Academic journal article Environmental Health Perspectives

New Neurons at Risk: Genotoxicants and Brain Development

Academic journal article Environmental Health Perspectives

New Neurons at Risk: Genotoxicants and Brain Development

Article excerpt

Neurodevelopmental disorders such as learning disabilities, mental retardation, and autism spectrum disorders affect an estimated 5-10% of the 4 million babies born in the United States annually. In a report released in 2000, the National Research Council concluded that 3% of these disorders are the direct result of environmental exposures to neurotoxicants, with another 25% arising from the interaction between such exposures and genetic susceptibility. Investigators have shown that many of these long-term adverse outcomes can be attributed to genetic damage to immature neurons in the developing brain related to exposure to genotoxicants, chemicals that disrupt the complex, delicate cellular process that regulates development of a fully functional brain. Although the precise mechanisms involved are still poorly understood, scientists are now starting to unravel the molecular ravages caused by genotoxicants [EHP 114:1703-1712; Kisby et al.].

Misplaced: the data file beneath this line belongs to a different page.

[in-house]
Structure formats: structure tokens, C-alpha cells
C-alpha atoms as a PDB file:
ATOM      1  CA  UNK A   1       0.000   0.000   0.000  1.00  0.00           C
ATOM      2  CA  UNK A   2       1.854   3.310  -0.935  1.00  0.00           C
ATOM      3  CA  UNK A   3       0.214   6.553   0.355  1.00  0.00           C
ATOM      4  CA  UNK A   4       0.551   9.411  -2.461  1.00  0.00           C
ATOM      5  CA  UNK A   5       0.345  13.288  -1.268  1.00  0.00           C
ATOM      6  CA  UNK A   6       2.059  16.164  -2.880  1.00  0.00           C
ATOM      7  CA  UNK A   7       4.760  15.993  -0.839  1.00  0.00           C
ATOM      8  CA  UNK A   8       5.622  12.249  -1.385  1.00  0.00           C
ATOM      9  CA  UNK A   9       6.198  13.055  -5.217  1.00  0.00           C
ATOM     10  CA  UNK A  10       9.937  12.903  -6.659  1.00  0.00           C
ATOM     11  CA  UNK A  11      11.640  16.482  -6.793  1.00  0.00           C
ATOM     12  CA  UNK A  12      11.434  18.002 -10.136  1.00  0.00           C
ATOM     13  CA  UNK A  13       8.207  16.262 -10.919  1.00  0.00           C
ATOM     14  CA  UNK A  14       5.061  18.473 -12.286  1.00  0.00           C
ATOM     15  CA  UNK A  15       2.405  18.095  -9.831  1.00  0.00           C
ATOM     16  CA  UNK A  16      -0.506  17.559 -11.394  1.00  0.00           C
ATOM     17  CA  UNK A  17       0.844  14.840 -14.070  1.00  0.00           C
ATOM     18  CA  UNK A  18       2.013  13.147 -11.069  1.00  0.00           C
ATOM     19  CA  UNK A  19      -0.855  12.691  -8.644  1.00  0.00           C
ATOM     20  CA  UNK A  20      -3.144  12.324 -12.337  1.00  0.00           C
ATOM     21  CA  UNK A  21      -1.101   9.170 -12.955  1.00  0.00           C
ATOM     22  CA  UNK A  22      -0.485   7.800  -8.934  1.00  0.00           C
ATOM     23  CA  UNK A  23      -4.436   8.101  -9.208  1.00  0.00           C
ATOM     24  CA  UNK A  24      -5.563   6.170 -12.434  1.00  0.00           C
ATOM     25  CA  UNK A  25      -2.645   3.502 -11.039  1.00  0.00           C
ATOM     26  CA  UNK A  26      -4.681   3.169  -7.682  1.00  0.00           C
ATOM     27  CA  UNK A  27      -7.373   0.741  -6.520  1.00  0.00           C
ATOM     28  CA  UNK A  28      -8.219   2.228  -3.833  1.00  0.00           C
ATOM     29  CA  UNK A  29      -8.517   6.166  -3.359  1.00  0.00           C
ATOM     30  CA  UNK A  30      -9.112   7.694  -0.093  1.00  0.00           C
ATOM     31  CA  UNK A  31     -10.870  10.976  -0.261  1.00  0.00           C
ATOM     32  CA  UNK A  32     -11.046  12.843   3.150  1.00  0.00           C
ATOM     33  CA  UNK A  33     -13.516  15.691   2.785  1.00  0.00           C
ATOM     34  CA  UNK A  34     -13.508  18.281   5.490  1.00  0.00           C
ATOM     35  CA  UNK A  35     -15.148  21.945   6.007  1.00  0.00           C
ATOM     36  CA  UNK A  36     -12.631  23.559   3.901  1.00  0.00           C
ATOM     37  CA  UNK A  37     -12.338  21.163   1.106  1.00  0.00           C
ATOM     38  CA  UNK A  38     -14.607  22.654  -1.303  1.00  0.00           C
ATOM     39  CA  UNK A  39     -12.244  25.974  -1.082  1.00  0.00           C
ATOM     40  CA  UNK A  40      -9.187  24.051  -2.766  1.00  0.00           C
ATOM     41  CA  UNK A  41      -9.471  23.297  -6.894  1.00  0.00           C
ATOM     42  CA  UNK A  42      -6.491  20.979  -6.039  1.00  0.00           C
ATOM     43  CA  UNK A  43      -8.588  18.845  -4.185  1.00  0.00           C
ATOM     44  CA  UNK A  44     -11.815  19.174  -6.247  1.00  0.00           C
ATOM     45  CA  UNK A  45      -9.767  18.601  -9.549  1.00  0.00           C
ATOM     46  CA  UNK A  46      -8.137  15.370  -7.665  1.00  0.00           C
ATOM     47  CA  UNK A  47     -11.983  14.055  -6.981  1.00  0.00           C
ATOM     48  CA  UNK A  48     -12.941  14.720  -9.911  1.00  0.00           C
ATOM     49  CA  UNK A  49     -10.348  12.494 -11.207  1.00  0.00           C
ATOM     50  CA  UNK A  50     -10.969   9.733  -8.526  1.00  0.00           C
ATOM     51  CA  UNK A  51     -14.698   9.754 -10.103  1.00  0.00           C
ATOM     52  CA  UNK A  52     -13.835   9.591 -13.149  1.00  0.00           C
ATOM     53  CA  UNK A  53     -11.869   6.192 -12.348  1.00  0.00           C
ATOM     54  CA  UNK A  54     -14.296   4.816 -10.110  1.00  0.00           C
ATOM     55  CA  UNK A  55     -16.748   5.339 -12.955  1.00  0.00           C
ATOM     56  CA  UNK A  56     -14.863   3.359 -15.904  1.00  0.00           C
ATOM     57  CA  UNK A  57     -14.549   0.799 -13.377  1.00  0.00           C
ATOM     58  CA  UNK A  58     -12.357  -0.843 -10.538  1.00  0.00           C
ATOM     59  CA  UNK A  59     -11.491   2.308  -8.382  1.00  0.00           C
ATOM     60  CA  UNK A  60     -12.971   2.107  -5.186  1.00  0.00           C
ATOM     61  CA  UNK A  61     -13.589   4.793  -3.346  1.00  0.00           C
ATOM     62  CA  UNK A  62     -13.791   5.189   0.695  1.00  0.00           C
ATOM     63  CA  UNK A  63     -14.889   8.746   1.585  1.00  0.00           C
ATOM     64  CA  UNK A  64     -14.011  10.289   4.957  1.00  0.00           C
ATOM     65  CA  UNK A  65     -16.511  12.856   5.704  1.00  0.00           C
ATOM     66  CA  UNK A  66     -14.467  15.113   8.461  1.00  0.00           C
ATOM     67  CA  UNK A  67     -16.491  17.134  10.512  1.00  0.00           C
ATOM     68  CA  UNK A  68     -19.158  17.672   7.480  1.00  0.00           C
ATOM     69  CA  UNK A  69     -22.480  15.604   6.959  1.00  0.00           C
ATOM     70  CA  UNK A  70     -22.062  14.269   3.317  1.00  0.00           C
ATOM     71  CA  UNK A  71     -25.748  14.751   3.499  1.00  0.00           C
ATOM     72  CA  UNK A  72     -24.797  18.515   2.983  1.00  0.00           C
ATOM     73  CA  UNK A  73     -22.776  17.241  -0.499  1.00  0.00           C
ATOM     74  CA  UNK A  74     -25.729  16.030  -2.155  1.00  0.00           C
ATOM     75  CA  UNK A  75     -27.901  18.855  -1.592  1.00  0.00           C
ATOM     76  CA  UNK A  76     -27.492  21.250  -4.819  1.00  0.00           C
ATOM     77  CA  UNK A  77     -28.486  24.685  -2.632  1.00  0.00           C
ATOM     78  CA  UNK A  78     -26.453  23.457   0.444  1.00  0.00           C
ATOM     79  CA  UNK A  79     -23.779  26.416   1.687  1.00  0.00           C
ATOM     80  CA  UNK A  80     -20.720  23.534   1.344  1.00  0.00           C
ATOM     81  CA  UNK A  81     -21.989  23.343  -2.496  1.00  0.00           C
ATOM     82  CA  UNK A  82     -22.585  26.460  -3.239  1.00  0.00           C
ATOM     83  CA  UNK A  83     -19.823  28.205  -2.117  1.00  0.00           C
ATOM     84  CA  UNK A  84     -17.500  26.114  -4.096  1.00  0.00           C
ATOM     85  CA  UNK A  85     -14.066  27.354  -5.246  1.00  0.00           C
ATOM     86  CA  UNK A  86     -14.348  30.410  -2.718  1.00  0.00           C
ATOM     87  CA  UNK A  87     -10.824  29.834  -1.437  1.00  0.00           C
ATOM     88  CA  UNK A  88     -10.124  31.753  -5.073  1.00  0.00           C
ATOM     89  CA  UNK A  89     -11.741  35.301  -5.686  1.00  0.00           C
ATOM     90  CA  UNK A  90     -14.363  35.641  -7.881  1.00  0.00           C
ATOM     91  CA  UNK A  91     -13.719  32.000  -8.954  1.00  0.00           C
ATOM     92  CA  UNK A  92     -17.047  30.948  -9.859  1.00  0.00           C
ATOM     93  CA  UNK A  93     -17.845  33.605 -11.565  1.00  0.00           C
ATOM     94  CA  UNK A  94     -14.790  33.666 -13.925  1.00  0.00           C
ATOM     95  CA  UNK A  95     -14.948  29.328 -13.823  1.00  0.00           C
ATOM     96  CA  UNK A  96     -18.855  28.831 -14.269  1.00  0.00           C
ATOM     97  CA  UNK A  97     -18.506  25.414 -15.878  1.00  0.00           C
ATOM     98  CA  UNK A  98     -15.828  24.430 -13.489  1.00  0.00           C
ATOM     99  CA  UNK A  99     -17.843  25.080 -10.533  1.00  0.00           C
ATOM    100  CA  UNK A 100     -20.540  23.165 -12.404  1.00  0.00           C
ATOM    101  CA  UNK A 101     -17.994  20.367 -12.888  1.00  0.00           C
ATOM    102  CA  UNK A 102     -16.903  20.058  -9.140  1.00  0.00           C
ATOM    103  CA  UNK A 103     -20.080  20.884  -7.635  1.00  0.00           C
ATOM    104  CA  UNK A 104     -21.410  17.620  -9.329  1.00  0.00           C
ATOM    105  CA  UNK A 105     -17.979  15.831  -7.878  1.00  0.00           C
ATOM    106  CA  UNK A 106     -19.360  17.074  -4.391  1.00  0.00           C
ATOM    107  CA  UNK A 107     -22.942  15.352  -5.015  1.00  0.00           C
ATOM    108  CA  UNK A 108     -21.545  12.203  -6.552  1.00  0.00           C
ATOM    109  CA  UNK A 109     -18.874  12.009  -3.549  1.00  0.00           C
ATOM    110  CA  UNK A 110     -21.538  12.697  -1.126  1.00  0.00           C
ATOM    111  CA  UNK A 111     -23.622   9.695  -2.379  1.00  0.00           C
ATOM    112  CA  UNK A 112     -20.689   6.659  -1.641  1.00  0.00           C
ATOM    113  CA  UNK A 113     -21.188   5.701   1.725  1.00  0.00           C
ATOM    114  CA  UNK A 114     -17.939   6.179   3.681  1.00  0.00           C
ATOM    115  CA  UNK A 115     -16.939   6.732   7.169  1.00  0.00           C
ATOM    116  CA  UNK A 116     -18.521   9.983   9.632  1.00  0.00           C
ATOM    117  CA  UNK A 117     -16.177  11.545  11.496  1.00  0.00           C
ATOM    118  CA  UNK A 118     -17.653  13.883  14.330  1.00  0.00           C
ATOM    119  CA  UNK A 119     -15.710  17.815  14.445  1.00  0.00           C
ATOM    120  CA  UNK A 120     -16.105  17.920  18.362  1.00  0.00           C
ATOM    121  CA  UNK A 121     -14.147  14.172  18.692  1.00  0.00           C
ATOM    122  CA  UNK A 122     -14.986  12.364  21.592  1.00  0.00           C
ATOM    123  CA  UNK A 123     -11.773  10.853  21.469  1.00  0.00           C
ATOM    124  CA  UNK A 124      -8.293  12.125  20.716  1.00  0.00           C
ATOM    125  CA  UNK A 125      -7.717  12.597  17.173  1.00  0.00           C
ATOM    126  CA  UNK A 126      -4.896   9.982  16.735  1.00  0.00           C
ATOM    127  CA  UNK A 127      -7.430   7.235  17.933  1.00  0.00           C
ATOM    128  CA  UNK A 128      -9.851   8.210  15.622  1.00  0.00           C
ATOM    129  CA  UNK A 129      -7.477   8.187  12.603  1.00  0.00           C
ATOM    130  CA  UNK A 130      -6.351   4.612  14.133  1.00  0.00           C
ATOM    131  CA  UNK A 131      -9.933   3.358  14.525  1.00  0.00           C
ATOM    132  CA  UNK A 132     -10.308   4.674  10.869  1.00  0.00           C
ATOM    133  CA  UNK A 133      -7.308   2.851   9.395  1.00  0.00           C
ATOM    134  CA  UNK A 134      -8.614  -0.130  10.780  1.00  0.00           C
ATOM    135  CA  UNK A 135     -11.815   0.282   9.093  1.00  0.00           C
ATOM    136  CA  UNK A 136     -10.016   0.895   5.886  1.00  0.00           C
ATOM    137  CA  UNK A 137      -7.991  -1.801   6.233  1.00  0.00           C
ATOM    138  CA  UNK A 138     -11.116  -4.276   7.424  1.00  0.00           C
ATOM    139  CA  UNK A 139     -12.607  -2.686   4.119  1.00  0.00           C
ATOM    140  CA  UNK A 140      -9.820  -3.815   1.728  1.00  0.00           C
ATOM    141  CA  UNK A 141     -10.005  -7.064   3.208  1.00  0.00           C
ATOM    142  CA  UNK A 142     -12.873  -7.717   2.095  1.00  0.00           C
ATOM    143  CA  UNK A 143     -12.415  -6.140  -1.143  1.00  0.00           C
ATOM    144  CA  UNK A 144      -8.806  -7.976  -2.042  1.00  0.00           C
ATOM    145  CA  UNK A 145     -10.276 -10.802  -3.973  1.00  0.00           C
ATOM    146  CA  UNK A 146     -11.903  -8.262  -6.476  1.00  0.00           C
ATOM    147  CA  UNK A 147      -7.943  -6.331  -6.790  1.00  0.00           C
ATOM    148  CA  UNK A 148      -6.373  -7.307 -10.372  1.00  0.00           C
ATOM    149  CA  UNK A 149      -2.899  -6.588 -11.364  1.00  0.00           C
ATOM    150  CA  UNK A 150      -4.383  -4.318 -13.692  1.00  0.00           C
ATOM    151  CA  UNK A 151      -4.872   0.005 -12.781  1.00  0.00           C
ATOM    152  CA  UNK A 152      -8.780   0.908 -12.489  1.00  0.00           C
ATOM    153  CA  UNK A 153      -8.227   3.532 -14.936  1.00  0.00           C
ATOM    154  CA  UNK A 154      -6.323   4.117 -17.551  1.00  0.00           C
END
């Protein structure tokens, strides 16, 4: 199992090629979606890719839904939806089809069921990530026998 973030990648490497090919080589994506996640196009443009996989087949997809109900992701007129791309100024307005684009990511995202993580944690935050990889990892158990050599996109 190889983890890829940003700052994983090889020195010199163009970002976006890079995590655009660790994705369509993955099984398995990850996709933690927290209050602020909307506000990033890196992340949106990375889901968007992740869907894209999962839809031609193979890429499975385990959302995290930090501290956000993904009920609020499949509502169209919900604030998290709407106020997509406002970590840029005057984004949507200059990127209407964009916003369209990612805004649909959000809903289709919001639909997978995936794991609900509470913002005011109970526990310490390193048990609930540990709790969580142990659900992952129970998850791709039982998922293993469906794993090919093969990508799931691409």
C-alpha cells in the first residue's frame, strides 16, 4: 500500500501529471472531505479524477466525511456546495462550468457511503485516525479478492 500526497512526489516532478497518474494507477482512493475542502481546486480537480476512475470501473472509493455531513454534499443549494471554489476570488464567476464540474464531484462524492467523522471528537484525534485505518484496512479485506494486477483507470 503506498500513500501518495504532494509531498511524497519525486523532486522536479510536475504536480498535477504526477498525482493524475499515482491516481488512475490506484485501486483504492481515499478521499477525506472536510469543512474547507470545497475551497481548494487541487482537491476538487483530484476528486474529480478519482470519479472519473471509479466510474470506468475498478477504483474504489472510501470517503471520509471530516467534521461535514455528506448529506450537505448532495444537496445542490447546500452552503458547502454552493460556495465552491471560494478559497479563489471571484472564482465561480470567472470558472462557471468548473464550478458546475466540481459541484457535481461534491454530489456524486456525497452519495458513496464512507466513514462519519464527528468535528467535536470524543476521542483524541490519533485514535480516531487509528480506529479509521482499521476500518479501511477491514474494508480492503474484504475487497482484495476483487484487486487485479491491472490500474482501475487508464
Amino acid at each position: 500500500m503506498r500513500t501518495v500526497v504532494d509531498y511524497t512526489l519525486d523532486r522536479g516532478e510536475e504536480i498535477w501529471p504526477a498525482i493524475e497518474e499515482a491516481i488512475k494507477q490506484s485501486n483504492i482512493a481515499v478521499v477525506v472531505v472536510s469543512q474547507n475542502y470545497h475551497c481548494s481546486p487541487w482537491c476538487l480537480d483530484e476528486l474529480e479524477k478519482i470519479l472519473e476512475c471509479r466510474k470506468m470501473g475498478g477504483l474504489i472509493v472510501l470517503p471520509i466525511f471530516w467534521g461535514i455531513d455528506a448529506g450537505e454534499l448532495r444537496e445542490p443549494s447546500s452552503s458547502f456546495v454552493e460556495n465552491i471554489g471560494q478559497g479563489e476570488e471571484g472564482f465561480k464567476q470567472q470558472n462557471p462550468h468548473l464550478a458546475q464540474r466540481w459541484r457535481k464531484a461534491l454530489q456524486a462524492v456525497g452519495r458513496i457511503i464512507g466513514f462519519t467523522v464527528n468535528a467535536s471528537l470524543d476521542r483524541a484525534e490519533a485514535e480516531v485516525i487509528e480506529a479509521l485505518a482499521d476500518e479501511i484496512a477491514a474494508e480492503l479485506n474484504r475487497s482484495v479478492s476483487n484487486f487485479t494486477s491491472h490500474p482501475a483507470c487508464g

As reported in this month's issue, a research group exposed cultures of immature neurons known as granule cells and the more developed and more abundant astrocytes to sublethal doses of two well-characterized alkylating genotoxicants: methylazoxymethanol (MAM), a highly toxic compound synthesized from the poison found in plants called cycads, and nitrogen mustard (HN2), a chemotherapeutic agent. The team then analyzed the cultures for cell viability, DNA damage, markers of apoptosis, and corresponding gene expression patterns. The intent of the research is ultimately to identify the key molecular networks that are targeted by genotoxicants, in order to understand how such agents influence brain development. …

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